The Supreme Court's decision to roll back campaign-finance reform does more than just open the spigots for corporate cash. It also exposes the judicial activism of the Roberts Court.
On Thursday, the Supreme Court voted 5-4 in Citizens United v. Federal Election Commission to overturn decades-old restrictions on campaign-finance reform. The majority’s bludgeoning of what were already pitifully weak restraints on corporate campaign spending is a kind of jurisprudential equivalent to clubbing a baby seal: a revolting spectacle that might make even a sadist or a K Street lawyer blanch. The animating principle that underlies the majority’s argument is clear: We must do what we can to ensure that corporate America shall have a new birth of freedom–and that government of the wealthy, by the wealthy, for the wealthy, shall not perish from the earth.
It’s hardly surprising that [Scalia] can find no explicit opposition in 18th century American political debates to an idea that didn’t occur to anyone until 150 years later.
Three aspects of the decision are particularly noteworthy. First, Chief Justice John Roberts, who was praised to the skies at the time of his confirmation hearings for his supposedly “minimalist” approach to judging, goes out of his way to demolish several decades worth of congressional work to do something about the corrupting influence of money on politics.
• Mark McKinnon & Steve Hildebrand: A Shocking Win for Fat Cats He does so by taking two totally unnecessary steps. For one thing, the law at issue could easily have been interpreted to simply not apply to the facts of this case. (The case involves the distribution of a feature-length film via video on demand, which quite arguably is not an “electioneering communication” covered by the federal statute the court struck down). It’s a well-established rule of statutory interpretation that when a court is faced with two plausible readings of a federal statute, one of which would require something as drastic as finding the statute unconstitutional, and the other which avoids that outcome, the justices ought to prefer the latter. Indeed, that rule is a central tenet of anything that deserves to be called “minimalist” judging.
Secondly, even after the Court chose to interpret the statute in the former fashion, Roberts and the rest of the majority could have held that the statute was not unconstitutional on its face, but merely as applied to the facts in this particular situation. Avoiding rulings that declare federal laws unconstitutional on their face rather than as applied is also a fundamental principle of minimalism.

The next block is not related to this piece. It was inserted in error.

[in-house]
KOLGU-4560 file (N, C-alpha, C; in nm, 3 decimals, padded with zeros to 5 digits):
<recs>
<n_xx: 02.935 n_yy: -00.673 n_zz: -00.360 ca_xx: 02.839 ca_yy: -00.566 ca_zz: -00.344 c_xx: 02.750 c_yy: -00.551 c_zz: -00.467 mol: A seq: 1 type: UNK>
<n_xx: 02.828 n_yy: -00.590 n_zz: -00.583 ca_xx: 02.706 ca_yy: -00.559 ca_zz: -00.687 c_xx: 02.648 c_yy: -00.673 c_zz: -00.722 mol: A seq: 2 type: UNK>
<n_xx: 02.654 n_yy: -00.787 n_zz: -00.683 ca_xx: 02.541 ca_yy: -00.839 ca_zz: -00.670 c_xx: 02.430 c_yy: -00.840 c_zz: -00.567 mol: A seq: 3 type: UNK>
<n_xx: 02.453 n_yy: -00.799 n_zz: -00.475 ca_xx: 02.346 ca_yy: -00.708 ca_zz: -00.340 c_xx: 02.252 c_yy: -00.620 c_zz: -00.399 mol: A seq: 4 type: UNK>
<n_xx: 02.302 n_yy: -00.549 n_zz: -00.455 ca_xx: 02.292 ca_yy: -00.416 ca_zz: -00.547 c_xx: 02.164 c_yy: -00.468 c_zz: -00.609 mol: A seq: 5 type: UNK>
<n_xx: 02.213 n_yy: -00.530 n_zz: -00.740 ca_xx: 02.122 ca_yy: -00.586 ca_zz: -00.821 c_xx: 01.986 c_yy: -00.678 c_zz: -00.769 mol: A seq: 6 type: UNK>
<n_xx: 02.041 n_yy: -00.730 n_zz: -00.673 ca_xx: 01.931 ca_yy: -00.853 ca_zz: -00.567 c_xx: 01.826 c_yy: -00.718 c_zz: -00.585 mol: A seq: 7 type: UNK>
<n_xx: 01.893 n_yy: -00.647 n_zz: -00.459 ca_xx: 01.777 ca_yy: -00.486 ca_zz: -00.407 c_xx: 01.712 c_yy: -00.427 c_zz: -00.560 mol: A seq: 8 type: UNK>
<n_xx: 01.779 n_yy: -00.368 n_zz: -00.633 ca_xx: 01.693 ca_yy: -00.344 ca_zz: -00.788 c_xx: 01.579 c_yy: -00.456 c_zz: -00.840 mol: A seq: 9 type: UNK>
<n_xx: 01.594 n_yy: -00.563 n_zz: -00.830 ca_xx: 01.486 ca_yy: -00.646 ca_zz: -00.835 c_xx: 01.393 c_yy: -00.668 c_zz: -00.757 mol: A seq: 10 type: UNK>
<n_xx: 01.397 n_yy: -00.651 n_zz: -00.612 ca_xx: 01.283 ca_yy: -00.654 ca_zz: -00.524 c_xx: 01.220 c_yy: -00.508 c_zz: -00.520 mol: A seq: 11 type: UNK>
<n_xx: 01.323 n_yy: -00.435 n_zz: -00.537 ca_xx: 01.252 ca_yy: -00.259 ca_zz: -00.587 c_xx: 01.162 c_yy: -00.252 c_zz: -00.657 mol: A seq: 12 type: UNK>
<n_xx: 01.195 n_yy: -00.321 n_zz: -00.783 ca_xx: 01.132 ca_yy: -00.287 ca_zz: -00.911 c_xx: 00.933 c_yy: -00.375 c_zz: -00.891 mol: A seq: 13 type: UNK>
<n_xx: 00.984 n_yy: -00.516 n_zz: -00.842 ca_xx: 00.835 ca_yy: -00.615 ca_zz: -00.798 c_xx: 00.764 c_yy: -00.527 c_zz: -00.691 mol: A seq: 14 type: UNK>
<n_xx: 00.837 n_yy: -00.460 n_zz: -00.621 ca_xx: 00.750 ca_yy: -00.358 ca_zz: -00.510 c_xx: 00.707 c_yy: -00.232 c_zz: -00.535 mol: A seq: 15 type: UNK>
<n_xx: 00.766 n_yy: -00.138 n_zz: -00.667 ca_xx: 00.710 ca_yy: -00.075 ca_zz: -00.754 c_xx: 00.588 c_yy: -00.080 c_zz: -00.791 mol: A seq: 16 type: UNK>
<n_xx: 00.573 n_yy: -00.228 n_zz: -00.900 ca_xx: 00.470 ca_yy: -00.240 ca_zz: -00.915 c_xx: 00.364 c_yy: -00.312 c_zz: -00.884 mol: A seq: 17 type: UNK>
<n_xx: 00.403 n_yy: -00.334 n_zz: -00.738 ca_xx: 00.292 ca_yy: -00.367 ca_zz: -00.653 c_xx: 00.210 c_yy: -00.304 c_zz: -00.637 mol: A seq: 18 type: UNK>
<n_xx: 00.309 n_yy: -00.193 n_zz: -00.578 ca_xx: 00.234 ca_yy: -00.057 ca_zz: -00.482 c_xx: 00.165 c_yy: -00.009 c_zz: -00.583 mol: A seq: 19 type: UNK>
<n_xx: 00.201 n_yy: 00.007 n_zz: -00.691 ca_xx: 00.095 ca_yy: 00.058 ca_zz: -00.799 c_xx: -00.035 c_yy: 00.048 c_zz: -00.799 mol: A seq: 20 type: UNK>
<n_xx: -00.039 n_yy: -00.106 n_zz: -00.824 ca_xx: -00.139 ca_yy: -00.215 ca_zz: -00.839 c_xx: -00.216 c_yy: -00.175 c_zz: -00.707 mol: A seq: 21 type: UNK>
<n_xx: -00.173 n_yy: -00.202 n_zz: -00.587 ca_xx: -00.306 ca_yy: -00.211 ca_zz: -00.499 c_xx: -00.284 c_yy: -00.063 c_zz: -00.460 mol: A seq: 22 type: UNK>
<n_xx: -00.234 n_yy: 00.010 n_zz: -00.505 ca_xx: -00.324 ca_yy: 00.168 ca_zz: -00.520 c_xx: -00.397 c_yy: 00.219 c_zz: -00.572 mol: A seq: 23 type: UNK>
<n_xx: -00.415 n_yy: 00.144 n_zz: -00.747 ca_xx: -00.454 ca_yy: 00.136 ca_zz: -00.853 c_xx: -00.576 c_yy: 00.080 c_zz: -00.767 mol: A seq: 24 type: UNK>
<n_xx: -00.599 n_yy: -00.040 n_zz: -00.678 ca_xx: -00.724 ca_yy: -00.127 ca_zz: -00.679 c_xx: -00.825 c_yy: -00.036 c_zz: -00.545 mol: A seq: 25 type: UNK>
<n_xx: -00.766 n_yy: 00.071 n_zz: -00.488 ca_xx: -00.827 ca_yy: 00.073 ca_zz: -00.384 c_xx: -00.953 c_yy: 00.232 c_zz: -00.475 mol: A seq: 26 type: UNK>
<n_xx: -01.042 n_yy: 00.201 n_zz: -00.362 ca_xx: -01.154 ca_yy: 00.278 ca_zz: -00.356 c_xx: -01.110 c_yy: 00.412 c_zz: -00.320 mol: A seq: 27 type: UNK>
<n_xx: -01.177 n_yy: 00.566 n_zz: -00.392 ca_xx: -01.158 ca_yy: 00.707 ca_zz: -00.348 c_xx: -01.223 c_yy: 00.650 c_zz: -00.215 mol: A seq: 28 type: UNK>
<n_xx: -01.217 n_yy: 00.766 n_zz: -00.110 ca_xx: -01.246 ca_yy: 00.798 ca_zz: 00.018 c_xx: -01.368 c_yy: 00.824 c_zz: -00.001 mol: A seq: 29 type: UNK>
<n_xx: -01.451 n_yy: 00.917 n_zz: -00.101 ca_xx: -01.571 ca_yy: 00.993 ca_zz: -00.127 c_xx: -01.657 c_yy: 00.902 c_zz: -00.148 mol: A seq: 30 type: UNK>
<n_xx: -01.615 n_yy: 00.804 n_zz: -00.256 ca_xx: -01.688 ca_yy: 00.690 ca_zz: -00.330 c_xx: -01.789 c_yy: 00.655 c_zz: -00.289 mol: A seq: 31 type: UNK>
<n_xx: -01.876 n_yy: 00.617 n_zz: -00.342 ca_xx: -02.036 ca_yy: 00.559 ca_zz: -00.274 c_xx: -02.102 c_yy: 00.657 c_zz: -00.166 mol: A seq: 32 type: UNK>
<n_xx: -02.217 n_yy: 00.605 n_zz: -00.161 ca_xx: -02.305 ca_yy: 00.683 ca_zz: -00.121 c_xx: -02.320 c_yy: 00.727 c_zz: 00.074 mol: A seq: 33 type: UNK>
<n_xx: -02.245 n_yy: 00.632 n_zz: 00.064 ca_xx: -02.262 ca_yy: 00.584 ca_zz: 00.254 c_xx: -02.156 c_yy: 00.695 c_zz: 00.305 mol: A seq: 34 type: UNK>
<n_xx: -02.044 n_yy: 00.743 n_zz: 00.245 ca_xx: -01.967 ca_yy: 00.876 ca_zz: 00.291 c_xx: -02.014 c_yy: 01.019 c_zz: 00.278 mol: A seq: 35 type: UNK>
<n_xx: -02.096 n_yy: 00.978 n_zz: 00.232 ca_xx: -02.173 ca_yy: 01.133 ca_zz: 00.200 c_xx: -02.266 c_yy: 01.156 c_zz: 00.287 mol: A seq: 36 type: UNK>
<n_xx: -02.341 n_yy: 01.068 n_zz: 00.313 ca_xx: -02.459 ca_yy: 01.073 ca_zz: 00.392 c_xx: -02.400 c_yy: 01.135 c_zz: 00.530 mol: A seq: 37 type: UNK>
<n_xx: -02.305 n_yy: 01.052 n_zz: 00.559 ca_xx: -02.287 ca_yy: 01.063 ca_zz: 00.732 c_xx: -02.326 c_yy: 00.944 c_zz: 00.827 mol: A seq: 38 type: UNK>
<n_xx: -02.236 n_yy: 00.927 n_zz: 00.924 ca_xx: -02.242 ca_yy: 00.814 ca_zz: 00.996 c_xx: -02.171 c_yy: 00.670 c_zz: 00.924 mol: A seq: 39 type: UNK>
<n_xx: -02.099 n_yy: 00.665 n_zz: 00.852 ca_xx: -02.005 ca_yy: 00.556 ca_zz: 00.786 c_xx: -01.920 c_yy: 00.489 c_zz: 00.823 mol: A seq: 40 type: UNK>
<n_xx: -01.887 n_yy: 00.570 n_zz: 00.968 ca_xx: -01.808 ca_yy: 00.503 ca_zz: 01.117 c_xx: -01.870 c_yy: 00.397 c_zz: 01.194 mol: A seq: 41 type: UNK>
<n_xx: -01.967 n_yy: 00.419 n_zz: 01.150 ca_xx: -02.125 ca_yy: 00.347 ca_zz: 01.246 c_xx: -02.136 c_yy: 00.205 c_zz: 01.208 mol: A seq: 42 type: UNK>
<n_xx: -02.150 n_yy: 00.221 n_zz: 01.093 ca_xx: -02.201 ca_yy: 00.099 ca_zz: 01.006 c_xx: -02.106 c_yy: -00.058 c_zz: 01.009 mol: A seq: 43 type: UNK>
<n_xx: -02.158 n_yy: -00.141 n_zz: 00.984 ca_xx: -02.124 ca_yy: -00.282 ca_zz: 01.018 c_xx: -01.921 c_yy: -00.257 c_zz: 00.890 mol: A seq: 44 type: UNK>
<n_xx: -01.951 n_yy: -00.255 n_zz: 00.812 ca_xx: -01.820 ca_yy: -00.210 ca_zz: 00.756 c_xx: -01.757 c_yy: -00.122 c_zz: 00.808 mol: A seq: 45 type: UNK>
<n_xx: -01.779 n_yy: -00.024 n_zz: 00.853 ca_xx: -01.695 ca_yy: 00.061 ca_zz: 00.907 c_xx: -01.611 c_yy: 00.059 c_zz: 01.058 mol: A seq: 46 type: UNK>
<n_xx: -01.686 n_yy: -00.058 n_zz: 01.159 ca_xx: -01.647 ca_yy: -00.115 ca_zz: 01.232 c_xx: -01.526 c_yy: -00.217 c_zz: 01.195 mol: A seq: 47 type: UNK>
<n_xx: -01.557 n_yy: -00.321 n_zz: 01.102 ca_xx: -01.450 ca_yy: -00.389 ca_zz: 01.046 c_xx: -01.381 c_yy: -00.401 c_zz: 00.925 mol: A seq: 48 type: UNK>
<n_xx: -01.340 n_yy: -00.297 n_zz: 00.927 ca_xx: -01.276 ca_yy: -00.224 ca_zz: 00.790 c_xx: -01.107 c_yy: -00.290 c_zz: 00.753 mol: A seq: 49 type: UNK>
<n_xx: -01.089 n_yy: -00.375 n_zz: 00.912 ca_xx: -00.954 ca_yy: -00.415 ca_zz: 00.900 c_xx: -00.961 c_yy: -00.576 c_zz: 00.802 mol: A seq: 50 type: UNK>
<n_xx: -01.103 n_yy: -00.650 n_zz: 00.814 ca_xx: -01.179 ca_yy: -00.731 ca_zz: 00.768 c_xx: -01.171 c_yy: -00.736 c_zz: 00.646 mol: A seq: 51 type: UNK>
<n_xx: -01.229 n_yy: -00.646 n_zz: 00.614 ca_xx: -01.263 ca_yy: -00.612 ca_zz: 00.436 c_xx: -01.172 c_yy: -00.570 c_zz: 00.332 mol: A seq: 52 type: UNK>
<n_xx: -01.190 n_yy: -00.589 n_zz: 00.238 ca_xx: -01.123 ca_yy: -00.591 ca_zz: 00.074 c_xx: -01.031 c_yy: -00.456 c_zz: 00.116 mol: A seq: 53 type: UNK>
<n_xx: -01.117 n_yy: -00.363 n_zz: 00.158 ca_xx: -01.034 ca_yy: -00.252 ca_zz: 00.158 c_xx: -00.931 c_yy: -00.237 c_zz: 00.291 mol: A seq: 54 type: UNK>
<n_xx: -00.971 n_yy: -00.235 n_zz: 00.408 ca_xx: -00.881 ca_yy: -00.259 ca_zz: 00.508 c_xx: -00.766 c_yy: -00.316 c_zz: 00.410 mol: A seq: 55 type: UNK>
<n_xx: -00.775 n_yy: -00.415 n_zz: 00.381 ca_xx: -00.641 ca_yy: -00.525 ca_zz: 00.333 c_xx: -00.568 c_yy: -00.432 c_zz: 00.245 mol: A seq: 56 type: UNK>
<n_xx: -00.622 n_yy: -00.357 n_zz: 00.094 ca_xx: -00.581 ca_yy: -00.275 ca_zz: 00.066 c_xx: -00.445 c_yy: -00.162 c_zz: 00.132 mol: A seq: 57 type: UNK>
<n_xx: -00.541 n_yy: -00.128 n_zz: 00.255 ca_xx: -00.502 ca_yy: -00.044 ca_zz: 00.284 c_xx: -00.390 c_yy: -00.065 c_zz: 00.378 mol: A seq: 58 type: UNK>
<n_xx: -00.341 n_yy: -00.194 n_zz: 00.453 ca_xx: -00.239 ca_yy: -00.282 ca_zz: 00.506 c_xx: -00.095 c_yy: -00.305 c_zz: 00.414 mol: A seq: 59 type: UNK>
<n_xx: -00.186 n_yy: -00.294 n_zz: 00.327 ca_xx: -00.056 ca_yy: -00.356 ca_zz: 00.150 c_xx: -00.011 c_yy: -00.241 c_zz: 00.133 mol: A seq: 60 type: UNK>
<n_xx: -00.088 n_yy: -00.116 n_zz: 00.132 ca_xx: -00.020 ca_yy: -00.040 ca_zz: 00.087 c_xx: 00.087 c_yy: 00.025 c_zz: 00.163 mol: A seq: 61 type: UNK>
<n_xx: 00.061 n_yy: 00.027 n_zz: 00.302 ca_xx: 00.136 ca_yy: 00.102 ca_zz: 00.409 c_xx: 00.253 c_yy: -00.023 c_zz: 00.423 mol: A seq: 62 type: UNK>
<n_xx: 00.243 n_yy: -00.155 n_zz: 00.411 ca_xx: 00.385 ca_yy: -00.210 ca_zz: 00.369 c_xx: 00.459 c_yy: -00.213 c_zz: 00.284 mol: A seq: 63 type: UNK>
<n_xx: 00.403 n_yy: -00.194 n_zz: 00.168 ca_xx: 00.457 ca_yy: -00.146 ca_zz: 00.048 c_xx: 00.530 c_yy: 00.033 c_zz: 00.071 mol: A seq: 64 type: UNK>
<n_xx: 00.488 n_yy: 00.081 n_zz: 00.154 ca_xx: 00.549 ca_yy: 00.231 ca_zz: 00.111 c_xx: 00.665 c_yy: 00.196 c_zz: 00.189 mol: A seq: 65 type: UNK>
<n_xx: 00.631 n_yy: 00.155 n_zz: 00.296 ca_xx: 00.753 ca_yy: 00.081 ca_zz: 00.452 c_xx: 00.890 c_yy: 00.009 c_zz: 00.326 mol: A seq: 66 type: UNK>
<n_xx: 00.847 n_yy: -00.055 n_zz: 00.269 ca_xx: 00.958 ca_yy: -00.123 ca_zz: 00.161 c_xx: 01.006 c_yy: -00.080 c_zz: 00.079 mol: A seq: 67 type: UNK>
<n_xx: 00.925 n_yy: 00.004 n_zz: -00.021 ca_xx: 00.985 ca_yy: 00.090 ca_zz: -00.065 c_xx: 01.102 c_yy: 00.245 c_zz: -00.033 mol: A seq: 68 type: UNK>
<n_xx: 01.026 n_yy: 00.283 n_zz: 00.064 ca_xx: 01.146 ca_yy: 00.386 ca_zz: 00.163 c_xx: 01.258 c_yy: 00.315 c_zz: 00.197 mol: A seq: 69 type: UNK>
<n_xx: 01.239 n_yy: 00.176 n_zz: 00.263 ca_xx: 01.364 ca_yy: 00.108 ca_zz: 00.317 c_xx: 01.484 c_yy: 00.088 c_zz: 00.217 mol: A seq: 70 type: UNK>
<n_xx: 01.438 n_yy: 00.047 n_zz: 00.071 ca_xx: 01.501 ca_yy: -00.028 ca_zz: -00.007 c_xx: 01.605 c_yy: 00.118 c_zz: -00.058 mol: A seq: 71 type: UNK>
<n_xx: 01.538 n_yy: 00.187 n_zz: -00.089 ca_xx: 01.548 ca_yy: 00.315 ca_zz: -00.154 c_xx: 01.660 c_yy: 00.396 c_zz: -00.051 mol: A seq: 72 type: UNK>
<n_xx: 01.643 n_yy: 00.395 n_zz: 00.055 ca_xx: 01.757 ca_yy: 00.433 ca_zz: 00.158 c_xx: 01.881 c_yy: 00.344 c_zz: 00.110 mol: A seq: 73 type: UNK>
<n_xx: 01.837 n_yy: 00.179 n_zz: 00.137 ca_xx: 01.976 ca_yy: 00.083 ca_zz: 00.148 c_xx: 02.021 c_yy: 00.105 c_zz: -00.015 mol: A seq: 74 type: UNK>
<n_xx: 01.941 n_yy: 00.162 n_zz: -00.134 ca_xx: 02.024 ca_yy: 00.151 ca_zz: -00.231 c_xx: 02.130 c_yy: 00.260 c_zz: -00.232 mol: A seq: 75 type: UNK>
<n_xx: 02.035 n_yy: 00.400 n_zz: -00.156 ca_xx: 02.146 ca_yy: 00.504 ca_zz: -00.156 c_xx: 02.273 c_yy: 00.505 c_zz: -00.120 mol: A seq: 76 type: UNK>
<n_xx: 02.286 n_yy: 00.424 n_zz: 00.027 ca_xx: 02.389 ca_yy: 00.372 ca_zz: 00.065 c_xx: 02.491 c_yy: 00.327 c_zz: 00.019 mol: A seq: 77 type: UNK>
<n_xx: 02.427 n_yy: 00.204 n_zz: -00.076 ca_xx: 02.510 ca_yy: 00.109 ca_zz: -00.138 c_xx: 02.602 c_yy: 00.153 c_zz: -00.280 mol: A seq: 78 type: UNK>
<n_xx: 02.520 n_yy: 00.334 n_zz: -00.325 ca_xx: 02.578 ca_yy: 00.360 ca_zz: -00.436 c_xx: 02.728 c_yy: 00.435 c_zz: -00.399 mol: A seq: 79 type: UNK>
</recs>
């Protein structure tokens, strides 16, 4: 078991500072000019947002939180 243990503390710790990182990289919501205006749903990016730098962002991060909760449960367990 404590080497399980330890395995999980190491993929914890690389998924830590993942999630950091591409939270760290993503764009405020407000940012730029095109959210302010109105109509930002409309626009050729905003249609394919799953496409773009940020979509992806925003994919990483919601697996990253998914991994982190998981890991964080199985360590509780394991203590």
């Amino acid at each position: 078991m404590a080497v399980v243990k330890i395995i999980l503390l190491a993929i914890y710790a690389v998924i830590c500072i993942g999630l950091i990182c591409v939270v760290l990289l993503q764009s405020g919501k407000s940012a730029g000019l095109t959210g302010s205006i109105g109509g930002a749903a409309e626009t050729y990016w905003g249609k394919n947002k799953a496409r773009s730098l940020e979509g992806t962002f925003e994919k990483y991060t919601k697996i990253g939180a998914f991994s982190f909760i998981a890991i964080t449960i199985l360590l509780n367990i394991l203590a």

Curiously, Roberts’ aversion to maximalist interpretations of First Amendment rights seems to fade away when the victims of government “censorship,” as he calls it, are major corporations rather than individual human beings.
Justice Antonin Scalia’s concurrence provides an even more morbidly amusing exercise in judicial gymnastics. After all, one would think a genuine commitment to applying the original meaning of the Constitution to contemporary cases poses a serious problem to someone who wants to find that the document forbids Congress from banning direct campaign contributions by corporations.
It’s difficult to express how bizarre the framers of the Constitution would have considered such a proposition. Indeed, prior to the middle of the 20th century, the idea that artificial “persons” such as corporations could have constitutional rights was unknown in American law. Scalia is reduced to arguing that he can find no historical evidence that the framers were opposed to the idea of granting free-speech rights to corporations. It’s quite true there is no such evidence. It’s also true there’s no evidence that the framers opposed escalating the Vietnam War, deregulating the airline industry, or breaking up the Beatles.
In other words, it’s hardly surprising that he can find no explicit opposition in 18th-century American political debates to an idea that didn’t occur to anyone until 150 years later.
Finally, Justice Kennedy’s majority opinion is long on what Justice John Paul Stevens’ dissent accurately labels “glittering generalities.” But it is short on any explanation as to how those generalities–such as that speech cannot be regulated on the basis of the identity of the speaker–can be squared with holdings such as Kennedy’s recent vote to allow a school to suspend a student who unfurled a banner advocating “BONG HiTS 4 JESUS.” (The only basis for not considering this unconstitutional censorship is that certain kinds of people, namely students at school events, have fewer free-speech rights than, say, an ordinary citizen in a public park).
All this adds up to yet another example, as if one were needed, that conservative complaints about “judicial activism” are usually nothing more than a code for “judicial outcomes conservatives don’t like.” Citizens United strikes down a major federal statute by taking the extreme step of explicitly overturning the Court’s own precedents, while dismissing a century’s worth of congressional attempts to stop special interests from buying legislation. The argument that the relevant legal materials required the Court to take such a step is flatly incredible. In short, the decision is as pure an example of judicial activism as one could hope to find.
As a consequence, we are left in a situation where Congress can do little more to quell the corrupting influence of money on politics than forbid the explicit bribing of elected officials. Such a triumph of laissez-faire ideology gives a whole new meaning to the phrase “the marketplace of ideas.”
Paul Campos is a professor of law at the University of Colorado at Boulder.